The date on which Neoism was founded varies from account to account. As time progresses the date gets put back. Writing in the sole issue of “Immortal Lies” (Montreal 1985), Istvan Kantor (born Budapest 1949) claims that his “Post-Concerto” performed at Vehicule Art, Montreal, on February 14th 1979, is ‘considered as the opening piece of Neoist Conspiracy’. Whereas in the 1982 text “WHAT IS A uh uh APARTMENT FESTIVAL???”, Kantor had claimed that the ‘neoist movement was launched on may 22, 1979, in Montreal’, when he and Lion Lazer distributed leaflets on the comer of Sherbrooke and McGill.
What can be ascertained with certainty is that Kantor had spent some time at the PORTLAND ACADEMY in 1978 and returned to Montreal with the concepts of Monty Cantsin and ISM which Zack, Ackerman and their group had been developing. Back in Montreal, Kantor found himself in the company of several young cultural workers who had been profoundly influenced by the punk phenomena. In the hands of this group, ISM was transformed into Neoism and by the summer of ’79 a graffiti campaign was being waged on the walls of Montreal. According to R. U. Sevol (born Michael Ferara, London) in “Miles 2″ and “Miles 2 Supplement” (Paris 1985), the slogans used included “Everything Before The 90′s”, ‘:Liberate Imagination”, “Seek Beauty, Desire Passion”, “Never Work”, “Hunger Is The Mother Of Beauty” and “Convulsion, Subversion, Defection”. The graffiti draws heavily on the legacy of the French avant-garde: these are the slogans of surrealism, situationism and the occupations movement of May ’68, with some late romanticism thrown in for good measure.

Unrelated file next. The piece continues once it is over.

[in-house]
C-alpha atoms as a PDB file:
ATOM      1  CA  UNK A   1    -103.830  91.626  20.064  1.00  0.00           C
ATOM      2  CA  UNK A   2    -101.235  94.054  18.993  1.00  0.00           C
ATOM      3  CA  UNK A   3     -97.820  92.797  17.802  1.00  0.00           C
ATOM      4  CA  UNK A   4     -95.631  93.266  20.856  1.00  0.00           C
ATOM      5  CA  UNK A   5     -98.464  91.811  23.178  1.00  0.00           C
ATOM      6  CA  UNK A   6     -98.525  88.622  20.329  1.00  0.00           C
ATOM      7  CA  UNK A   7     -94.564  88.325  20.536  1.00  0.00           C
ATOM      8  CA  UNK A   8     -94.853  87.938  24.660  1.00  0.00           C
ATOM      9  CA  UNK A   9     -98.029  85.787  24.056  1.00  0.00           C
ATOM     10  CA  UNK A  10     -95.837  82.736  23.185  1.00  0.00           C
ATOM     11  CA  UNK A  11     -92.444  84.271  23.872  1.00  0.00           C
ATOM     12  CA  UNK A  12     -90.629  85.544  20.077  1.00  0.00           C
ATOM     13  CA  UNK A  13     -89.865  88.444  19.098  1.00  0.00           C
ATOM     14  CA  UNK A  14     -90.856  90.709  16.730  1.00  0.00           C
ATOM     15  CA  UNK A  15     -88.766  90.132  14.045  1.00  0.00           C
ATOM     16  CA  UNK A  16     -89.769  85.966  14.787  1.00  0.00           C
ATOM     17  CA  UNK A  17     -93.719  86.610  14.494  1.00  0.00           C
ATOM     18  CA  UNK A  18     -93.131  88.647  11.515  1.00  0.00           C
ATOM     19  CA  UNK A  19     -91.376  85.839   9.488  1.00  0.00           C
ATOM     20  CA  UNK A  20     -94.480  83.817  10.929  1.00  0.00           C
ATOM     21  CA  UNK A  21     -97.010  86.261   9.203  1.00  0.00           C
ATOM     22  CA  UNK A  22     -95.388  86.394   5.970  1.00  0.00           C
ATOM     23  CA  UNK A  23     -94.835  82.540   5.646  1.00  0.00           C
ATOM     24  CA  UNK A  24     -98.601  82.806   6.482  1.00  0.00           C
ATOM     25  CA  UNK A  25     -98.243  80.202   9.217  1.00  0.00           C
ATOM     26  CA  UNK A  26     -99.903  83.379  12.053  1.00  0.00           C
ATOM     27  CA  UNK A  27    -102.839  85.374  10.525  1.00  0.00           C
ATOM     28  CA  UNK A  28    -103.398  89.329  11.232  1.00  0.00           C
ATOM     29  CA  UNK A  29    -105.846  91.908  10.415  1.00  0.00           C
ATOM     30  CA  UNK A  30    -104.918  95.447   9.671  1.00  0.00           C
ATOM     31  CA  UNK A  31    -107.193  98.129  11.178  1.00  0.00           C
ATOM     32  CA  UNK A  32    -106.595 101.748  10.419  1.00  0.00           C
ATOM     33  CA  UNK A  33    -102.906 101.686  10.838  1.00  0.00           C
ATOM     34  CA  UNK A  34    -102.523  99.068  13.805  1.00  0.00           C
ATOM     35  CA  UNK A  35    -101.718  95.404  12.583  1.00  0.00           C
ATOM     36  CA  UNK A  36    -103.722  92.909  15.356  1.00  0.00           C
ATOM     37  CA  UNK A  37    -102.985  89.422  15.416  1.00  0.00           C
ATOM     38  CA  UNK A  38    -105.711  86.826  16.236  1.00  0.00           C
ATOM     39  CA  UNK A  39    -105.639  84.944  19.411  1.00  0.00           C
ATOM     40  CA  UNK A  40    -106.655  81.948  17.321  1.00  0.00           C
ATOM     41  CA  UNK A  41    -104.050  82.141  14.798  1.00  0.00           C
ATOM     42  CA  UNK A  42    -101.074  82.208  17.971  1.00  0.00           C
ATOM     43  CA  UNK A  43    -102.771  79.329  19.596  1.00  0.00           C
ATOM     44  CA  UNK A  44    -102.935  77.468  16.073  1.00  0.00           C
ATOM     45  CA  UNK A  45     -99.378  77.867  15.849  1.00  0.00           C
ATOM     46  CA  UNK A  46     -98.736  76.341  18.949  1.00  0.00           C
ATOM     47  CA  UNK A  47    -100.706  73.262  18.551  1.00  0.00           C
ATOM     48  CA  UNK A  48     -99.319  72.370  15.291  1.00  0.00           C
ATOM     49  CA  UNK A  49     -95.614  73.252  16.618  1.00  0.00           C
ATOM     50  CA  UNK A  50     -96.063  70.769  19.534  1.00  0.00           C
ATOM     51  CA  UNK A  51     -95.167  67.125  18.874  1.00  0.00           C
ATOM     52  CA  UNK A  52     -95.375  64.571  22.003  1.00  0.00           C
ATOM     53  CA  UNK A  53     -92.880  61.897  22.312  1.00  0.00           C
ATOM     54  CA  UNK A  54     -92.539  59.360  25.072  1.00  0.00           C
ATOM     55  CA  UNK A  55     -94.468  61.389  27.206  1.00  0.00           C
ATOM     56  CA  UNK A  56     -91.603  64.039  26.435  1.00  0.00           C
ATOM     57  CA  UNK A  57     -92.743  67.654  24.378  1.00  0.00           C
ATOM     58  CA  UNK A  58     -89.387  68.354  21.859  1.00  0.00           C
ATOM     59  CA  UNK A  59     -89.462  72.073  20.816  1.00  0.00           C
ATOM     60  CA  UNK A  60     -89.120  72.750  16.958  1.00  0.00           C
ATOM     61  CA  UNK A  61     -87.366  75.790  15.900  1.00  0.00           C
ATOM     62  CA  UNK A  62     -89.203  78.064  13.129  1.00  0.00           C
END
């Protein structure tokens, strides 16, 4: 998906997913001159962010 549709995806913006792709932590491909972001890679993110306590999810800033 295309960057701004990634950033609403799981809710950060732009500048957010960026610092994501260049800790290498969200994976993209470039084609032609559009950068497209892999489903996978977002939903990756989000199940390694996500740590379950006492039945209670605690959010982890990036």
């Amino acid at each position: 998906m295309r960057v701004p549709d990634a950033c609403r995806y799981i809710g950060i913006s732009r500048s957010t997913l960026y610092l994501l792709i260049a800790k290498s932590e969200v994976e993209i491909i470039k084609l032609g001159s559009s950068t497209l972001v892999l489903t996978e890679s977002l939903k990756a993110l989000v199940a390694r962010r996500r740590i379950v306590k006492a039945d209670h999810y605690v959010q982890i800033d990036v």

However, as the group developed, it became apparent that it had more in common with futurism than french avant-garde traditions. Indeed, the very word Neoism is striking as a cheapening through realisation of Marinetti’s project. A heroic vision of the future reduced to the novelty of the new. In technological terms, video was to the Neoists what the motor car was to Marinetti. This became apparent during the Neoists’ ‘occupation’ of Motivation 5, Montreal, in October 1980. A video communication link was set up between the two floors of the gallery. According to Kantor’s “Video After Death” leaflet (Montreal, undated) ‘video conversations eventually developed into an automatic exchange of conceptual .ideas, video became reality and reality became video’. Kantor’s description is typical of the myth making in which he indulges: phrases such as ‘conceptual ideas’ sound very grand but are ultimately tautological (all ideas are conceptual), while ‘automatic exchange’ implies a totalitarian system of language (an impossibility since the split between signifiers and signifieds prevents meanings from becoming transparent). The tedious nature of the gallery occupation is revealed by the fragments from R. U. Sevol’s notes published in “Organ Centre de Recherche Neoiste vol. 3 no. 1″(previously “The Neo”):
“… Lazer is bored so he and Yana leave … Frater Neo appears and asks questions about photography. No one is interested … I was too tired to move … Kiki left to wash his socks … I didn’t seem to care, I just did it…”
Video did not ‘become reality’. The altered mental states were, at least partially, due to sleep deprivation and boredom. The Neoists took the slogan they’d adopted from Niels Lomholt (“Bread Feeds The Hungry, Video Feeds The Full”) too seriously. In their eagerness to indulge in futurist heroics, they didn’t bother to examine the consequences of what they were doing. These avatars of ‘the’ new sensibility hadn’t even learnt the most basic lesson of industrialisation; that although technological innovations may alter our mode of being, the way in which they do this is not always desirable.